Hairypod cowpea, Vigna luteola, is edible but there is no evidence that consuming it on New Year's Day with pork and sauerkraut will bring good luck. For that, you'll have eat one of its relatives, Vigna unguiculata.
The first part of the name is descriptively straight forward: hairypod cowpeas do in fact have hairy seed pods. It also answers to deerpea, wild cowpea and yellow vigna. The second part of the name is a little vague. Cowpeas, including the aforementioned black-eyed peas, are native to the Old World, primarily Africa and Asia and were brought to this country as food for humans, but our guy, hairypod, is a not an import. The word, "cowpea," is American in origin, however, its usage first appearing about the time of the Revolution.
Hairypod cowpea's native range includes the southeastern United States from Virginia to Texas, even as far north as parts of Pennsylvania. It is found in most of Florida's 67 counties. Favorite habitats include pinelands and coastal uplands, particularly the Peninsula. In places, it's an extremely common plant.
It's also found in Mexico, Central and South America. Some say it originated in coastal parts of Africa and somehow made its way westward across the Atlantic. To be considered native, however, it had to be growing on our fair shores before the arrival of the first Europeans.
It's also found in Asia and parts of the Pacific, including Hawaii, where it was a staple of the traditional medicine cabinet.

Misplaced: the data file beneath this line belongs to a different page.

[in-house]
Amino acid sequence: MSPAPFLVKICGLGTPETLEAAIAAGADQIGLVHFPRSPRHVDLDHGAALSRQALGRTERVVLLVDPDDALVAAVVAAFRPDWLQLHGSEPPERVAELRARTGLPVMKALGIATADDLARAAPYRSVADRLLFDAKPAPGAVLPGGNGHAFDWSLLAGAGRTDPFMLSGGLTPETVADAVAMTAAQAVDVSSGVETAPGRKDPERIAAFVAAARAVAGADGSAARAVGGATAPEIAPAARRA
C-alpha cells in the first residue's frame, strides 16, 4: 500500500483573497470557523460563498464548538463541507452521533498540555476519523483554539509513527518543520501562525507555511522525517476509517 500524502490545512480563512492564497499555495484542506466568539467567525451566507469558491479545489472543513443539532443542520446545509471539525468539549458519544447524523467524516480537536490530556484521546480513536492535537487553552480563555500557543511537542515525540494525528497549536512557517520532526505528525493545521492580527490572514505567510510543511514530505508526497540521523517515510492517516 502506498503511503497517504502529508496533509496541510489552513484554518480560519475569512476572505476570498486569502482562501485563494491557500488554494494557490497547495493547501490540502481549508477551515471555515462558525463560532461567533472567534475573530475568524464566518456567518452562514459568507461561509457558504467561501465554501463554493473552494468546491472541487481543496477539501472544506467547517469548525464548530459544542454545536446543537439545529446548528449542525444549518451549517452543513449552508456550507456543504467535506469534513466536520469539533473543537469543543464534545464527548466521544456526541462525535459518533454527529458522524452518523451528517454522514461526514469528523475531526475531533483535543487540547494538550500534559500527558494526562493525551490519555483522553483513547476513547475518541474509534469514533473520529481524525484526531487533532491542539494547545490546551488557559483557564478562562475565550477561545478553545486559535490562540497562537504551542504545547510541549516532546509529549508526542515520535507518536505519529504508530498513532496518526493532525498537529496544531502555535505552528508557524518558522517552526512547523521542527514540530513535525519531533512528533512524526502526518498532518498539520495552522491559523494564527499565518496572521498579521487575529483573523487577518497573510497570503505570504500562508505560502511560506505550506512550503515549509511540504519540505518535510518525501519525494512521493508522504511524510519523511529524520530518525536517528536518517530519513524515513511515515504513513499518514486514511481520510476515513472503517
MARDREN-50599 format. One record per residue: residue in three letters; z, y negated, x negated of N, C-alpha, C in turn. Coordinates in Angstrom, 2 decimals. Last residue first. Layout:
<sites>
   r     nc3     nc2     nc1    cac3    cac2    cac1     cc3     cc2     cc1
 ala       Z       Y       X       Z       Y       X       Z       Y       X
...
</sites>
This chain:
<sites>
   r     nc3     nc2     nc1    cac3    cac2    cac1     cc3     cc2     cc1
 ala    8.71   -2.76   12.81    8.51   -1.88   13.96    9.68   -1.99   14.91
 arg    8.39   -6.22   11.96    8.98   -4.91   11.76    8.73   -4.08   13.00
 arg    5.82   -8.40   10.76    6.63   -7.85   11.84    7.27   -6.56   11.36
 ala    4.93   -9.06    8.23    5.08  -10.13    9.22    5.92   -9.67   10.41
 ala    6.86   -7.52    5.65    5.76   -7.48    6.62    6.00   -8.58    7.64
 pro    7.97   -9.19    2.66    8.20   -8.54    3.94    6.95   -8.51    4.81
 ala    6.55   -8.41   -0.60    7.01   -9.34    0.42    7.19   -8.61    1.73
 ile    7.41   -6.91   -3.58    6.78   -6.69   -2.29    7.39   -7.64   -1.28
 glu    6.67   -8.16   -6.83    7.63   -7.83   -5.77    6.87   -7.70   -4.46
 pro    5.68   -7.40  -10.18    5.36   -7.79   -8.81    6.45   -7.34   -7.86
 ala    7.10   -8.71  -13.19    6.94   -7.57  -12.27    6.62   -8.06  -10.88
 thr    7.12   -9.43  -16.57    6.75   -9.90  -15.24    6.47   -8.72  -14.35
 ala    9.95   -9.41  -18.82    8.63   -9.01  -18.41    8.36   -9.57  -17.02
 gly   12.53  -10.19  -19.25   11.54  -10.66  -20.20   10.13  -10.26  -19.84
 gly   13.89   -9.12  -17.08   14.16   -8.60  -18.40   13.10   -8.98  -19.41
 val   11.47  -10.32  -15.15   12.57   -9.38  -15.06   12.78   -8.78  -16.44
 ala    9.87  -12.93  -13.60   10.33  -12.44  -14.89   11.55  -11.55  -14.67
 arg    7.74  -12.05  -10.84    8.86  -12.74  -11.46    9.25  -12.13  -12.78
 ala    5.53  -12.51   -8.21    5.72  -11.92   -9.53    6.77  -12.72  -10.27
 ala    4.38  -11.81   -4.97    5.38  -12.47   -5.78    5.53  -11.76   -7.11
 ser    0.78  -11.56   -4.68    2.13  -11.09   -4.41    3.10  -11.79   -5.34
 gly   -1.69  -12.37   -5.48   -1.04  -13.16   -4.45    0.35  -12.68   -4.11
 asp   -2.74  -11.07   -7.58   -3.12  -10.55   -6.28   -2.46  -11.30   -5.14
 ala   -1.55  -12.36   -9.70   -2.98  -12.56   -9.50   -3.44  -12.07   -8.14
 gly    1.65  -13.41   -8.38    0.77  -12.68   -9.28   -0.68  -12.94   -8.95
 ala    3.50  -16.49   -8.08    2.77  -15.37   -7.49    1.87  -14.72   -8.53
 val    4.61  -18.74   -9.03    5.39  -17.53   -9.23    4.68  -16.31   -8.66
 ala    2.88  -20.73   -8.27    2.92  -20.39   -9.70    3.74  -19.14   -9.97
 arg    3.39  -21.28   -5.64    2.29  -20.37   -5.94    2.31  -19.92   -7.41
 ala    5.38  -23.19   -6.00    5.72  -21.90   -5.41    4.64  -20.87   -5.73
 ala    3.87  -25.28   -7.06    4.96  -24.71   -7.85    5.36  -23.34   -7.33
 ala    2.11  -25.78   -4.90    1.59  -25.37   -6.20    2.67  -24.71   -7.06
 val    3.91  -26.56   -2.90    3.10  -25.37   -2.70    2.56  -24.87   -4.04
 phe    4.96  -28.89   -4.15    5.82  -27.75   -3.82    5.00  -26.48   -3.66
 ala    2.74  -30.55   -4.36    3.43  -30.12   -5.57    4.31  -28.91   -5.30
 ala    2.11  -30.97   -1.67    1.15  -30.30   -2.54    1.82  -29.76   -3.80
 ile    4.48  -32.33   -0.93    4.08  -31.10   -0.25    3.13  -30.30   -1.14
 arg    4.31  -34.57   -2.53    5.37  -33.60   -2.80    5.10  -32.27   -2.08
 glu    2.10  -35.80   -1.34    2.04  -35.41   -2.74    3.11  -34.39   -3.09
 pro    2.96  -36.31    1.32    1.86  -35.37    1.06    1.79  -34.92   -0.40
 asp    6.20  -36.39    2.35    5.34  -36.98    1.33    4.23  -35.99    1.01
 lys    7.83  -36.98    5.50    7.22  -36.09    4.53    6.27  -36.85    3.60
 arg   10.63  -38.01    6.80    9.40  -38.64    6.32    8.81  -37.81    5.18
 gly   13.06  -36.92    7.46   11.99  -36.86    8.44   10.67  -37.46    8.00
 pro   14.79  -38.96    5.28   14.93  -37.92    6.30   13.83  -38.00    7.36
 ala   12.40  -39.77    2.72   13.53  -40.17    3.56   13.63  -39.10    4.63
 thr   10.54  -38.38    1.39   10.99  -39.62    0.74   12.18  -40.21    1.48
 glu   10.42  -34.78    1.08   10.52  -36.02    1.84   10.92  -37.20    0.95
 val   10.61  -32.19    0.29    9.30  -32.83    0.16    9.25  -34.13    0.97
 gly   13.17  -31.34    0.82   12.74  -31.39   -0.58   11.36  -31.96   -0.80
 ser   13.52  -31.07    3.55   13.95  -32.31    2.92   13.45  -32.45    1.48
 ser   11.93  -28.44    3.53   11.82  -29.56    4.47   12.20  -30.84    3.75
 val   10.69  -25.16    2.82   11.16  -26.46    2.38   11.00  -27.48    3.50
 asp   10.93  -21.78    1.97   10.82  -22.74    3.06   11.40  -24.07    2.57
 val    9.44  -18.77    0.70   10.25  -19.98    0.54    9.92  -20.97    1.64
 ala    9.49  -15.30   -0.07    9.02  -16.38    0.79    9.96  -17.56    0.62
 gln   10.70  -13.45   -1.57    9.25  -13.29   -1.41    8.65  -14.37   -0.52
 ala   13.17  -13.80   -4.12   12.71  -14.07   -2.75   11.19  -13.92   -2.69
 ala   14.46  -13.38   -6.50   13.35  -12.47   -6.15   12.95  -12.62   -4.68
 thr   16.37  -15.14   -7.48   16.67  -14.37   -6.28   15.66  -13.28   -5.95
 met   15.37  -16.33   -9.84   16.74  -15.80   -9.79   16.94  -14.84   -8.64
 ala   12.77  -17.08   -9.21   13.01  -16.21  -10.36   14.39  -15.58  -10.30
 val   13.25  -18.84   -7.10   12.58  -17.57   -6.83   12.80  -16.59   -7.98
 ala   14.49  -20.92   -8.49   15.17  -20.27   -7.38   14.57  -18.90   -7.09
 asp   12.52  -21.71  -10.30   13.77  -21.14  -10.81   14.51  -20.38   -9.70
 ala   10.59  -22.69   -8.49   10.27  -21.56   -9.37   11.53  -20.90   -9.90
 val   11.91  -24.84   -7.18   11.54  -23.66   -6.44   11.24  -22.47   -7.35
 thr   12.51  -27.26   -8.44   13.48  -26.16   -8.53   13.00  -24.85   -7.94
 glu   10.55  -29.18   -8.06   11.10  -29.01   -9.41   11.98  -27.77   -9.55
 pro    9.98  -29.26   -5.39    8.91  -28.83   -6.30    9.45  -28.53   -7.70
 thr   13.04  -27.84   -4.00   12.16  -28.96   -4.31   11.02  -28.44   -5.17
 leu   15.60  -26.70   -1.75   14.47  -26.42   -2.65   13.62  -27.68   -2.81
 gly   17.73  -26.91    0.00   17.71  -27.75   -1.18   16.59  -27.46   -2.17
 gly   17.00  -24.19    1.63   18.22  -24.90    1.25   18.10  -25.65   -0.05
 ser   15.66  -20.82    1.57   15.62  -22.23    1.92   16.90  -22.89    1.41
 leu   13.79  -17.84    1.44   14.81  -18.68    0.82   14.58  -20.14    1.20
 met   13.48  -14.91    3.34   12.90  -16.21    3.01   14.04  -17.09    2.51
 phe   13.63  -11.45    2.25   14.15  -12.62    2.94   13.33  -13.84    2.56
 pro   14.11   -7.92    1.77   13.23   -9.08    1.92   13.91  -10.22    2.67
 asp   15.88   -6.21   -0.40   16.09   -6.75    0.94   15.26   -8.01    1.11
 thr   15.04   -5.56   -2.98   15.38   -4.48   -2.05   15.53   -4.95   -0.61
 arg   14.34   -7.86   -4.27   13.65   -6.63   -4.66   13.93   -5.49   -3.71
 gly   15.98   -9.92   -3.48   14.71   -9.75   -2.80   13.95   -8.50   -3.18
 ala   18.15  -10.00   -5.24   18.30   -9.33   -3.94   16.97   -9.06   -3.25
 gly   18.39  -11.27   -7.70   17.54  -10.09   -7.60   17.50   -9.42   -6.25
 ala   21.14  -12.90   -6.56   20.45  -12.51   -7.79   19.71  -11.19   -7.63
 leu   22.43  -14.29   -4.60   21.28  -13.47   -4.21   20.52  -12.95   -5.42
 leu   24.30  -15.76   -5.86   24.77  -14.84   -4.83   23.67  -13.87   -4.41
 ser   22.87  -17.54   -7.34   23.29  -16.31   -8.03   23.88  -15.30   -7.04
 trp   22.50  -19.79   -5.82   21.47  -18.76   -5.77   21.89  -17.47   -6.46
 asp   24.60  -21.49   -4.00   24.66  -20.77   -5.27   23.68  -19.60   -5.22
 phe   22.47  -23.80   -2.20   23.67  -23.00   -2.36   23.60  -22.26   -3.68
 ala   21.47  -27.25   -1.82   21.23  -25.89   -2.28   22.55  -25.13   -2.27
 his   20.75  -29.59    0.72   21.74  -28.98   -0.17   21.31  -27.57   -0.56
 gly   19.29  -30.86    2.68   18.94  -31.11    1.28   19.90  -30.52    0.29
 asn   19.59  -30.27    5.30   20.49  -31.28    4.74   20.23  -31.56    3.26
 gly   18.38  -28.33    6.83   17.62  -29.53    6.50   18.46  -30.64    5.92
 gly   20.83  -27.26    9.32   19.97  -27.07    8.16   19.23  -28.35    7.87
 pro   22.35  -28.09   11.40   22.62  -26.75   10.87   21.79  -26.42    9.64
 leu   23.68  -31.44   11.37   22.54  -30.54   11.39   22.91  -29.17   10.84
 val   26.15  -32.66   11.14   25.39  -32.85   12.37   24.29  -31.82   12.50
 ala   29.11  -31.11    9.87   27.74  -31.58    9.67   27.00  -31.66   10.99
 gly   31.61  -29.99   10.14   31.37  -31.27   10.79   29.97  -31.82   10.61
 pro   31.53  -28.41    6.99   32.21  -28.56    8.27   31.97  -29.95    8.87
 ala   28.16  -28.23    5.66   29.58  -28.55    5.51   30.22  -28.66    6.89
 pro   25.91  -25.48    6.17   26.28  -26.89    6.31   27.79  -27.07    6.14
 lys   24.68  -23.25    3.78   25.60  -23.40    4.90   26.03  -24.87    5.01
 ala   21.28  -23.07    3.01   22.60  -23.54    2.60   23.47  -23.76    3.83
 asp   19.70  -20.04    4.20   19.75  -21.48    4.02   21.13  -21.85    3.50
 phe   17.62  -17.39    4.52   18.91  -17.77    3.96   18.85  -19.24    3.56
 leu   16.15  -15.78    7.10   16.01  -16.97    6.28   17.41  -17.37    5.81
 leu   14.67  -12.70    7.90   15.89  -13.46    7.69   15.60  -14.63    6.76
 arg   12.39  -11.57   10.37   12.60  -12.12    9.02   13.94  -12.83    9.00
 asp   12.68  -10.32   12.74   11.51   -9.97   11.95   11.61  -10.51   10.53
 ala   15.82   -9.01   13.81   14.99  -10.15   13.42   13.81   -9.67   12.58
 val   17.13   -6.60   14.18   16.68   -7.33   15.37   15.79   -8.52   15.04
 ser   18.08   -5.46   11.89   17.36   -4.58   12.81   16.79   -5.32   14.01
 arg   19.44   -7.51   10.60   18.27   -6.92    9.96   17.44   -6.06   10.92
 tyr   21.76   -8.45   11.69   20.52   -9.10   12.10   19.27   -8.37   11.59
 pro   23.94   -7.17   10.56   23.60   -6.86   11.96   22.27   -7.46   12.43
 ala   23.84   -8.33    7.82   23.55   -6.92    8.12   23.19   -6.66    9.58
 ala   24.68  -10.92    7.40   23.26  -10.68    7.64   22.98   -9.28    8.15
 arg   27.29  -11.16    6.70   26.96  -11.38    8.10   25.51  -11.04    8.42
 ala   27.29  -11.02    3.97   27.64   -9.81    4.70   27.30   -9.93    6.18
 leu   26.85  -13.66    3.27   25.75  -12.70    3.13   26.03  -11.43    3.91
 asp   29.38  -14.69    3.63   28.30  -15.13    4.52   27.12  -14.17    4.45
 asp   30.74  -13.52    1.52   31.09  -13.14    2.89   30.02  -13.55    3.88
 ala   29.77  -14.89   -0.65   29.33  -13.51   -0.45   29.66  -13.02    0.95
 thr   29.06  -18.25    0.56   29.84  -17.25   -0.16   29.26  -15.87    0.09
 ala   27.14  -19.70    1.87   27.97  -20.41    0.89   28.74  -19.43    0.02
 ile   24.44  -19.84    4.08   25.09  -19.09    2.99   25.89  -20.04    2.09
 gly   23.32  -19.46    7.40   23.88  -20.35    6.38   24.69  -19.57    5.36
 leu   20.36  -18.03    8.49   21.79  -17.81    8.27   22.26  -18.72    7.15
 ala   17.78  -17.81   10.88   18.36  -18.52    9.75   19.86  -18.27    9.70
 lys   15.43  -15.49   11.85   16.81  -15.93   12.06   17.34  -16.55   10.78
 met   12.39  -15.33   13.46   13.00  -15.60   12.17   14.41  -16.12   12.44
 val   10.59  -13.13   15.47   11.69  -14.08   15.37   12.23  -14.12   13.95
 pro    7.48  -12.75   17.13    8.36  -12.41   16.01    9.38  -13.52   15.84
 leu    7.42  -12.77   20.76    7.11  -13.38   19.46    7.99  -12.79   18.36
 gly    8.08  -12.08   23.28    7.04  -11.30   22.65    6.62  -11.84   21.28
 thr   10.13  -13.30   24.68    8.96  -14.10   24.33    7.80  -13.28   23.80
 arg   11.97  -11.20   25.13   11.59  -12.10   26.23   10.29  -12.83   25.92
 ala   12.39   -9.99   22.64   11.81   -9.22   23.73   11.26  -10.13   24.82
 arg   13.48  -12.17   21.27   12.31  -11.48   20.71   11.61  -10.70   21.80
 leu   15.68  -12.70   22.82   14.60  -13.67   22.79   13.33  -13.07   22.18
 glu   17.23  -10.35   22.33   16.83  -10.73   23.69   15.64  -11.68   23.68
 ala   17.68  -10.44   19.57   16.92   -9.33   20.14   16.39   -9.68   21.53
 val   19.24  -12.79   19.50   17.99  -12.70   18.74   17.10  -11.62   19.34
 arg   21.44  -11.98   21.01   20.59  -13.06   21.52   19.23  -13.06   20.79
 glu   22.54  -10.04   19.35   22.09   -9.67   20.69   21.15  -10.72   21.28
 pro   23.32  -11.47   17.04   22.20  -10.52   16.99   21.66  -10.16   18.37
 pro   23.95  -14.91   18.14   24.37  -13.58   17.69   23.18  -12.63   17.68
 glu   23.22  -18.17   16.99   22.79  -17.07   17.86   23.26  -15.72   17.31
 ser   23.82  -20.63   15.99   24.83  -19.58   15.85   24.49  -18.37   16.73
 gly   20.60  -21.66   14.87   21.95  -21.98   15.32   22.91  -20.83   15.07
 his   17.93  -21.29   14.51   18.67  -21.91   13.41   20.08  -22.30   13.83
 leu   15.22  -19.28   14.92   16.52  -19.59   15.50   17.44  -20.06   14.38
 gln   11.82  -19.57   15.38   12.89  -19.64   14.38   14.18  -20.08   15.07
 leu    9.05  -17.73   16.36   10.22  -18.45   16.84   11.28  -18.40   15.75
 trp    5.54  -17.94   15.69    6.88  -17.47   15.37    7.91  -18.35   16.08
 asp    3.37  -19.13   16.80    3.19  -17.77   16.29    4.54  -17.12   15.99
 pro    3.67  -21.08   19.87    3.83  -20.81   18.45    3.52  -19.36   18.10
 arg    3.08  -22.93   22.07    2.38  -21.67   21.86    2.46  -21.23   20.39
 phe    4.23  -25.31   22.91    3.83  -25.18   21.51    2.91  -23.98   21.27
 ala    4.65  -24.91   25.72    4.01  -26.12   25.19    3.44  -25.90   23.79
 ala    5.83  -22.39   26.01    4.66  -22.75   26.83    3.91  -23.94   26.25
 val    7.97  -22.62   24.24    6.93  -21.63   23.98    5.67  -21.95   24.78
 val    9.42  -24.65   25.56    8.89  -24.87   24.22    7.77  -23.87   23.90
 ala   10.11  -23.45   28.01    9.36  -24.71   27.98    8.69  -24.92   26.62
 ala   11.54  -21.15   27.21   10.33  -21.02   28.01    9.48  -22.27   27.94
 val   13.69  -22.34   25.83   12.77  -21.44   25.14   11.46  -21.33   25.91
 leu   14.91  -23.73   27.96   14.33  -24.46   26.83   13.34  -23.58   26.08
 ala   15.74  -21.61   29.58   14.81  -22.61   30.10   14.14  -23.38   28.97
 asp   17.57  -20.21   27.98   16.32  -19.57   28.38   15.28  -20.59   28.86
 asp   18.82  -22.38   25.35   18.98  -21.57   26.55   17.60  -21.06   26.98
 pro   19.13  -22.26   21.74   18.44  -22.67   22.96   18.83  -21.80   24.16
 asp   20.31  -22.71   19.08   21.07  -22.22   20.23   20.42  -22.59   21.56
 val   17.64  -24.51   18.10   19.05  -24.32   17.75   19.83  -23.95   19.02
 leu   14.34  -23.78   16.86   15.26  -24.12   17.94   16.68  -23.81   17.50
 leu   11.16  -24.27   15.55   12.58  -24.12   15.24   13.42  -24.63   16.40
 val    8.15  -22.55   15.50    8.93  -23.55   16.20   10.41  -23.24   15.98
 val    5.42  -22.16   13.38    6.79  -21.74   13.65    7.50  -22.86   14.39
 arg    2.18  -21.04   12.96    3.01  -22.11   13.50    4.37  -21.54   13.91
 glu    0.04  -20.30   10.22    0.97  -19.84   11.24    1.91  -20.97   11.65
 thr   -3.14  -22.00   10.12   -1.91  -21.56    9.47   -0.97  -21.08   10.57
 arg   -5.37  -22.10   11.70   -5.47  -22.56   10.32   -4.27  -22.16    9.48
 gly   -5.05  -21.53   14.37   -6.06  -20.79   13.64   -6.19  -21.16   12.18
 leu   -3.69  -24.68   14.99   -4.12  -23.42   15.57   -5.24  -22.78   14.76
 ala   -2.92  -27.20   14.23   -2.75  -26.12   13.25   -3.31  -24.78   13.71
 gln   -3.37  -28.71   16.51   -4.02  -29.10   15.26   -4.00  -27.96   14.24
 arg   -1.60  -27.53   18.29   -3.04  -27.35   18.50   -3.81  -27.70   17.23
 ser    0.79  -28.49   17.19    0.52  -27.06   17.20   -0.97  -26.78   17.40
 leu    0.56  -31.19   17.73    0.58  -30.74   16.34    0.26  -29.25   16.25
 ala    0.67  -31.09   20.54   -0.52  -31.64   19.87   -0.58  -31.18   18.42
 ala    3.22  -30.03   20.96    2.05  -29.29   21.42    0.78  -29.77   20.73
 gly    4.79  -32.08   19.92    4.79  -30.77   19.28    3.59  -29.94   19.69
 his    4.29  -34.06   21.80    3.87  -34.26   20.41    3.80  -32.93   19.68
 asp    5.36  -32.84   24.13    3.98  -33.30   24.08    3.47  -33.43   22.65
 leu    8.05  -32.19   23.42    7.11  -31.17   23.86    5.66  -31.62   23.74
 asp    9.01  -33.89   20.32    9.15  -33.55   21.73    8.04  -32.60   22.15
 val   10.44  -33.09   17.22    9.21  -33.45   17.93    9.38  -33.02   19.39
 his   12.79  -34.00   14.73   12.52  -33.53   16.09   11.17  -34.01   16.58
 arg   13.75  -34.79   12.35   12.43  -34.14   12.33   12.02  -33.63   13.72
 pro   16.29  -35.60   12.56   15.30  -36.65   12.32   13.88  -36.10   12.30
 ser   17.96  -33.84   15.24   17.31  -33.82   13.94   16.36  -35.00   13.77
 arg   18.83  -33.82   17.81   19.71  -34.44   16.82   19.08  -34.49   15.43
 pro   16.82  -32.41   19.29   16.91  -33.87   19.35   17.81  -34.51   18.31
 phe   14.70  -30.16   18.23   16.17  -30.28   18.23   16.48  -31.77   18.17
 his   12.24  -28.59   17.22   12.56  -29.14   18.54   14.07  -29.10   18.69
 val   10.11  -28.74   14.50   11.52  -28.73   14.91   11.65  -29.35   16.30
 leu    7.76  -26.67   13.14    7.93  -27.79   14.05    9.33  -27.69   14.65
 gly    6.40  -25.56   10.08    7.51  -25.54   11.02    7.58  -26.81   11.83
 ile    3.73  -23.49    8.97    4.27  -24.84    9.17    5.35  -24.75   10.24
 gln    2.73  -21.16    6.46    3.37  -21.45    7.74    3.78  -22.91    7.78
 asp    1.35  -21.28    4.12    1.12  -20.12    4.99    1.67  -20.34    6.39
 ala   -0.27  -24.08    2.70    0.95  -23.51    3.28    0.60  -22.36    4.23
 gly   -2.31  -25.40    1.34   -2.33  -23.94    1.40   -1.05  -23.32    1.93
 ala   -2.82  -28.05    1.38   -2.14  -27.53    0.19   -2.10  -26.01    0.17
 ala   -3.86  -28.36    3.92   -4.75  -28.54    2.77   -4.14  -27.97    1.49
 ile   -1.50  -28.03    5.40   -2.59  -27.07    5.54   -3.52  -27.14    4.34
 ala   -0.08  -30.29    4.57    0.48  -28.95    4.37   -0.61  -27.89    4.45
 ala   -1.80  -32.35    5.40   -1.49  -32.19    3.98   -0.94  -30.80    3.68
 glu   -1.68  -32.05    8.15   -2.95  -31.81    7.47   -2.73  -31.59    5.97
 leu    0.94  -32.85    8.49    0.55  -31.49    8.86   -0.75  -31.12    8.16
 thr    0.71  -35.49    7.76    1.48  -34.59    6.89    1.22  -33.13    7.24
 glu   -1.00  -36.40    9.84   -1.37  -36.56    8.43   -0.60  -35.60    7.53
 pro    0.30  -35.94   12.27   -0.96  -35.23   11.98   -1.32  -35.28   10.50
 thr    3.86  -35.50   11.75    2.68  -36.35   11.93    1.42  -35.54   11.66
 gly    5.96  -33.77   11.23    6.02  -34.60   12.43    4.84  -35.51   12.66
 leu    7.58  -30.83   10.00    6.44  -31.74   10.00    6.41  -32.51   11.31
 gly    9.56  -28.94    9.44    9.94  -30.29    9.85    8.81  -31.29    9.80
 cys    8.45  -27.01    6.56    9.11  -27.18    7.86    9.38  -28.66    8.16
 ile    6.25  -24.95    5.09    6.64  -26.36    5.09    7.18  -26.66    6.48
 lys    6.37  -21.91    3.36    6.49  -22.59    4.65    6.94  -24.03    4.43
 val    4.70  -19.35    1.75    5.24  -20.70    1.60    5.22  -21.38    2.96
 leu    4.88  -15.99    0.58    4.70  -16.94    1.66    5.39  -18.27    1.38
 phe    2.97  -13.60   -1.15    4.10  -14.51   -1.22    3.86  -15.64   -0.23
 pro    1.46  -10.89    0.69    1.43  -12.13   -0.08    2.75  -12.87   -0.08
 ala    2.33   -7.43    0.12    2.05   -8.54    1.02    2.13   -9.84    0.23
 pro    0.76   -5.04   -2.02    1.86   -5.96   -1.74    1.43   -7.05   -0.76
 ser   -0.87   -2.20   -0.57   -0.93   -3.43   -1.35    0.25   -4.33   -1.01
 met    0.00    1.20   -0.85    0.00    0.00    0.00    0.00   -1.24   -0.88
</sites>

Hairypod cowpea is a small vine that will trail along the ground or twine itself among nearby vegetation. The literature says it will top out about four feet, but we've seen it a few feet more off the ground. It has compound leaves, each with three oval to lance-shaped leaflets.
The flowers are bright yellow and appear in small clusters. The fruit is small, thin, hairy pods that have a series of indentations created by the seeds. When mature, the seeds are about five millimeters long and reddish brown in color. In the north, hairypod cowpea is an annual, blooming in spring and summer and fruiting in the fall. Here in South Florida, it is a perennial, blooming year-round.
It's usually found relatively close to the coast, the biggest documented exception, according to the U.S. Department of Agriculture's PLANTS database, is Bedford County in mountainous south-central Pennsylvania. Pinelands, coastal uplands and disturbed areas, such as roadsides, are primary habitats.
It is a tough plant. It likes full sun, tolerates livestock grazing, the occasional fire, periodic flooding and drought. It tolerates salt wind and doesn't need much in the way of nutrients. In fact, it is a legume, meaning it actually returns nitrogen to the soil.
Hairypod cowpea is a host plant for several butterflies, including the cassius blue, gray hairstreak, long-tailed skipper and dorantes skipper. Some birds will forage for the seeds.
Hairypod cowpea might not bring the consumer good luck but it's full of good stuff. It's about 17.5 percent protein and particularly high in an amino acid called cystine, which is a component in hair and skin. The body uses it to make an antioxidant called glutathione. It also plays a role in the immune system. Hairypod cowpea flowers can be eaten raw or cooked, and the peas boiled. In Malawi and Ethiopia, the flowers are cooked and eaten as a vegetable. Children in Malawi also peel and chew the roots. In Hawaii, it's been used as a skin aid, as a treament for asthma and as tonic for mothers and children.
Hairypod cowpea is a member of Fabaceae, the pea family.
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U.S. Department of Agriculture Distribution Maps
Links for Hairypod Cowpea